——–The Navajo Nation, one of the largest Native American tribes in the U.S., made a bid to buy arms manufacturer Remington out of bankruptcy, offering $475-525 million in cash.  The bid was rejected.  “The Navajo Nation’s plan for Remington was novel: It intended to shift the company away from its consumer business, including curtailing the sale of the AR-15-style weapons frequently used in mass shootings, to focus on police and defense contracts.  The tribe planned to use profits from those businesses to invest in research and development of advanced ‘smart guns’—those with fingerprint or other technology intended to prevent anyone but the gun’s owner from using the weapon.”  Over time, the Navajo Nation intended to shift production and distribution of guns onto the reservation, thereby developing skills and reducing unemployment there.

********I found the plan of the Navajo Nation to be interesting.  Perhaps it will still come to pass.  The Navajo Nation “would have had an advantage in sales for police and military contracts.  Not only must a certain percentage of government business go to minority-owned companies, but the Native American Incentive Act also confers certain other advantages.”  Here is a link to learn just a little more about the Act.

(17 July 2018): [SR]’Subscribed’ Review: For a Flat Monthly FeeThe Wall Street Journal

——–[Review of Subscribed: Why the Subscription Model Will Be Your Company’s Future—and What to Do About It, by Tien Tzuo with Gabe Weisert.]  “Owning things is so over.  Who wants the hassle of having your own car, lawn mower or tuxedo when, for a small monthly fee, you can just use one whenever you need it?  Services such as iTunes and Spotify taught us that all those CDs can finally be consigned to the dump; [and] Netflix cleared out the DVDs . . . But this is just the beginning, according to Tien Tzuo . . . ‘Simply put,’ he writes, ‘the world is moving from products to services.  Subscriptions are exploding because billions of digital customers are increasingly favoring access over ownership, but most companies are still built to sell products.’”  Contributing to the success of subscription businesses is their ability to “derive important information from their customers’ behavior in real time, . . . [making them] better at fast adaptation than companies dependent on their in-store employees for feedback.”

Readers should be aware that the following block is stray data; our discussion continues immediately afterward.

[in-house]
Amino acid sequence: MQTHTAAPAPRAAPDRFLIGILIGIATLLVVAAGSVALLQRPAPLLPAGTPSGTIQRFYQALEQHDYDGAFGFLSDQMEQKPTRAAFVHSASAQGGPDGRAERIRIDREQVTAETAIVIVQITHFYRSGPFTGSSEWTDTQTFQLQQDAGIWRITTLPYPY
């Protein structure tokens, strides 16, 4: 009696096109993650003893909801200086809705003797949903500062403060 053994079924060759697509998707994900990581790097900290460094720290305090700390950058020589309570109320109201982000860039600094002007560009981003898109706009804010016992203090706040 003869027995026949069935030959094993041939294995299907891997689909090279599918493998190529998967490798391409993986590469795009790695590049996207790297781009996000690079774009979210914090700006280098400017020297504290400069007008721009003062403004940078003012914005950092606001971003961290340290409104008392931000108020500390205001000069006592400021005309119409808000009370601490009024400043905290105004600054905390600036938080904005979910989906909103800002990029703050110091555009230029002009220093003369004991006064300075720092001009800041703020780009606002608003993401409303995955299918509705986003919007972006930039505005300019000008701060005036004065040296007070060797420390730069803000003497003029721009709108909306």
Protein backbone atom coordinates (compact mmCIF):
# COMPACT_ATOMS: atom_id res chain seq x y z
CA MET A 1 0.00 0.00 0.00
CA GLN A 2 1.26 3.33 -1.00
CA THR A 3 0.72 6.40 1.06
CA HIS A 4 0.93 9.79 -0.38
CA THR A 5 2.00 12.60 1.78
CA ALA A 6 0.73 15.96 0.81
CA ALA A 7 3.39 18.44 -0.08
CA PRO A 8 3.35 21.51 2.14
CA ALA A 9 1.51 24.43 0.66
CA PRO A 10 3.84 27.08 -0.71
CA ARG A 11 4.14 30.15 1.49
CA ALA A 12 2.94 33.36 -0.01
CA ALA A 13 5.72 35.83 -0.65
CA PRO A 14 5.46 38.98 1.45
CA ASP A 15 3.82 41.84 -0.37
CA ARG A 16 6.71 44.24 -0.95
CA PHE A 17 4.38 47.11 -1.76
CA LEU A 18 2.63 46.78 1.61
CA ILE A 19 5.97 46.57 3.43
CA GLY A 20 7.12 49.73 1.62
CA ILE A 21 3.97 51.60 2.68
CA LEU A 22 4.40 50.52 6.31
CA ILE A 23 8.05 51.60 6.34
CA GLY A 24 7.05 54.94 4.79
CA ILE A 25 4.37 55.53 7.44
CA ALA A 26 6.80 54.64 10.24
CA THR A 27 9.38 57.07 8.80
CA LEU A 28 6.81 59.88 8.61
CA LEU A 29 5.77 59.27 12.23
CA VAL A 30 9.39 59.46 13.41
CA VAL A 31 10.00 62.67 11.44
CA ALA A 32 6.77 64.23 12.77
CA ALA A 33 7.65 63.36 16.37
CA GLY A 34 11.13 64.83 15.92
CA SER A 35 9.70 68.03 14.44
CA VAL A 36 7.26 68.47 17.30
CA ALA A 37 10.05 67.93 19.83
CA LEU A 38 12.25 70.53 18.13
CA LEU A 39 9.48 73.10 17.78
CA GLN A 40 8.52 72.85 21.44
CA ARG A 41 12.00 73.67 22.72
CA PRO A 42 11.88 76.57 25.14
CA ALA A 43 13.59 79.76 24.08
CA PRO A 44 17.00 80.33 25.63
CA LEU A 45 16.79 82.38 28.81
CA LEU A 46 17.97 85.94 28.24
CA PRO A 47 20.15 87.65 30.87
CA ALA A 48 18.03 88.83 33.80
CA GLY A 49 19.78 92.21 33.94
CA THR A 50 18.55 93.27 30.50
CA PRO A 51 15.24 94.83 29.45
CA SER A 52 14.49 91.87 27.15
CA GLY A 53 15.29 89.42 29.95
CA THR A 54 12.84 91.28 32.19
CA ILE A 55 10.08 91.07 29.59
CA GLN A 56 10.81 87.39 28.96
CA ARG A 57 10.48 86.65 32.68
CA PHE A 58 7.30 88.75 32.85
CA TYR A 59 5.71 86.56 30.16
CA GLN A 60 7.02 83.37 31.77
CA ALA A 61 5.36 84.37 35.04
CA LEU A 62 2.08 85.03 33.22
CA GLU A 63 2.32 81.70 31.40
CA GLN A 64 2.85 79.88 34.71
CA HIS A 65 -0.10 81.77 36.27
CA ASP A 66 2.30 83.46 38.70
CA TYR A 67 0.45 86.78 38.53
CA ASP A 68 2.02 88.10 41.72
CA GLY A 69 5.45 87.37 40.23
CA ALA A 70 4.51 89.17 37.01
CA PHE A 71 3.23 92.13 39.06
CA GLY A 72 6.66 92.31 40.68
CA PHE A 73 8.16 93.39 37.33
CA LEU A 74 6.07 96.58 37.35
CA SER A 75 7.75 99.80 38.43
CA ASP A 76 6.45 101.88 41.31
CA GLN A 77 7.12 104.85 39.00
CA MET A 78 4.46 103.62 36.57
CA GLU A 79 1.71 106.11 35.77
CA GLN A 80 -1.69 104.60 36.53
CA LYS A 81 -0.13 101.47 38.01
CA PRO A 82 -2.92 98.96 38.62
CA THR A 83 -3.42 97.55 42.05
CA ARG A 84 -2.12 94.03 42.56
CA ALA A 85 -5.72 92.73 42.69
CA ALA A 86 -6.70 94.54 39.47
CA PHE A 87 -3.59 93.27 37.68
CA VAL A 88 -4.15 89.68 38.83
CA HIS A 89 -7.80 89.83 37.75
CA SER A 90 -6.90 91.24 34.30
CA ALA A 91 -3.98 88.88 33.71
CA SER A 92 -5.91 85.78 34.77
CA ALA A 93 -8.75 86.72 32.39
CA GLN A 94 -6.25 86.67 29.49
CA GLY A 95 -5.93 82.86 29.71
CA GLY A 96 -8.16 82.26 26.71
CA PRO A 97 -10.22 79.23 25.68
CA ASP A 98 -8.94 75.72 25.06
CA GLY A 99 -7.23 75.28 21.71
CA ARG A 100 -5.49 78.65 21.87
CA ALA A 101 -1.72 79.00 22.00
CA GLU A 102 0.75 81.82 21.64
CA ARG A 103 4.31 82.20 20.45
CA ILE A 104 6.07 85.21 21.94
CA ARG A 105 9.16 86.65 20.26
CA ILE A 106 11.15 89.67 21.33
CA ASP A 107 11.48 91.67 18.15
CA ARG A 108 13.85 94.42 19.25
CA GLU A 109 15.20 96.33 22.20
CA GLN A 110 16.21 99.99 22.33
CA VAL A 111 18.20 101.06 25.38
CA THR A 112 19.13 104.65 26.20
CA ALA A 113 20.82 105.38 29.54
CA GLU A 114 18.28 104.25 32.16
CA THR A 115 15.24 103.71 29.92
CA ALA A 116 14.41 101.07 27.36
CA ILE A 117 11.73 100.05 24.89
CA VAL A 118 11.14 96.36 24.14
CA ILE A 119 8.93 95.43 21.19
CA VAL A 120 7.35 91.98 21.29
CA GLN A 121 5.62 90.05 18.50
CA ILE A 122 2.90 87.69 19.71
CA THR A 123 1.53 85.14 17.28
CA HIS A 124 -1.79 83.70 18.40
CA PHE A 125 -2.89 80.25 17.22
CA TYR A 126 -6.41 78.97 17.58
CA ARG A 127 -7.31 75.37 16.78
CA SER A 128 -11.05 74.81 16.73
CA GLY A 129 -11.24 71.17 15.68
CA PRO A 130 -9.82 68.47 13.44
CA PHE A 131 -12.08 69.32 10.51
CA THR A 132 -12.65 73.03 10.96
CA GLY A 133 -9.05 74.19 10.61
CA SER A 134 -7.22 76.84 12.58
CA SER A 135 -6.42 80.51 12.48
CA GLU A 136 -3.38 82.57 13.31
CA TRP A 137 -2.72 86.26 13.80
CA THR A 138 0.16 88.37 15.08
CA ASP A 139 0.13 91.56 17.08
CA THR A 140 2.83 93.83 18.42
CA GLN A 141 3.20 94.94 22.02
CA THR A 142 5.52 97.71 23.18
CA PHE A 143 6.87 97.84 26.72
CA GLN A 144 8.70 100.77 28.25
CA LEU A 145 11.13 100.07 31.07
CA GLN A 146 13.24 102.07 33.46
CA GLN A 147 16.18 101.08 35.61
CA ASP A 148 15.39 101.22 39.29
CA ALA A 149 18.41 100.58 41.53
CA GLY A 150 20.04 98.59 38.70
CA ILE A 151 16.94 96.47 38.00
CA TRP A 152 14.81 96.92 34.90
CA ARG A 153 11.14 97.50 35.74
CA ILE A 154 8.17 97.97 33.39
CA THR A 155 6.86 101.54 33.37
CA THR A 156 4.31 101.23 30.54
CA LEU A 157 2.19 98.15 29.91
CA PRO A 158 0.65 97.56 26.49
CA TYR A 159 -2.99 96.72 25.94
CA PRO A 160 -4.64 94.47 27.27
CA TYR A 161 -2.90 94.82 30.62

********This review reminded me of the recent article in which the “taste clusters” used by Netflix figured prominently.  Presumably those using the subscription model are more likely to generate consumer use information, including time and place, that the traditional “buy the product” model does not.  Is a service model more likely to lend itself to further application of artificial intelligence than a goods model?  There can be little doubt that the answer is “Yes.”

May you have a good week!  Bruce